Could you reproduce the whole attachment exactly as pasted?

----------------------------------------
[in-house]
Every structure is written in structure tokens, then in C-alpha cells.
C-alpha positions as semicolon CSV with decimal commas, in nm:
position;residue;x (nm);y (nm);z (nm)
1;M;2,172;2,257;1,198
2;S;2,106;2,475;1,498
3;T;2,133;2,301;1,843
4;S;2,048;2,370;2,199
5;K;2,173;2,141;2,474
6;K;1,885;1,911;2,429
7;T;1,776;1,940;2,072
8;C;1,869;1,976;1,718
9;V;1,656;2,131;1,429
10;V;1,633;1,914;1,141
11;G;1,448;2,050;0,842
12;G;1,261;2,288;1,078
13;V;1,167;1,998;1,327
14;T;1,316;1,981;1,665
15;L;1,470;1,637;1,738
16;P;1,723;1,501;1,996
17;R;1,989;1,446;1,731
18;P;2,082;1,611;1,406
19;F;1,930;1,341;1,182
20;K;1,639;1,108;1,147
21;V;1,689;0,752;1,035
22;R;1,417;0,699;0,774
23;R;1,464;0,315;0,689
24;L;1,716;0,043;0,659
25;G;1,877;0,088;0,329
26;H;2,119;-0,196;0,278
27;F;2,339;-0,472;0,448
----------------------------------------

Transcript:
[in-house]
Every structure is written in structure tokens, then in C-alpha cells.
C-alpha positions as semicolon CSV with decimal commas, in nm:
position;residue;x (nm);y (nm);z (nm)
1;M;2,172;2,257;1,198
2;S;2,106;2,475;1,498
3;T;2,133;2,301;1,843
4;S;2,048;2,370;2,199
5;K;2,173;2,141;2,474
6;K;1,885;1,911;2,429
7;T;1,776;1,940;2,072
8;C;1,869;1,976;1,718
9;V;1,656;2,131;1,429
10;V;1,633;1,914;1,141
11;G;1,448;2,050;0,842
12;G;1,261;2,288;1,078
13;V;1,167;1,998;1,327
14;T;1,316;1,981;1,665
15;L;1,470;1,637;1,738
16;P;1,723;1,501;1,996
17;R;1,989;1,446;1,731
18;P;2,082;1,611;1,406
19;F;1,930;1,341;1,182
20;K;1,639;1,108;1,147
21;V;1,689;0,752;1,035
22;R;1,417;0,699;0,774
23;R;1,464;0,315;0,689
24;L;1,716;0,043;0,659
25;G;1,877;0,088;0,329
26;H;2,119;-0,196;0,278
27;F;2,339;-0,472;0,448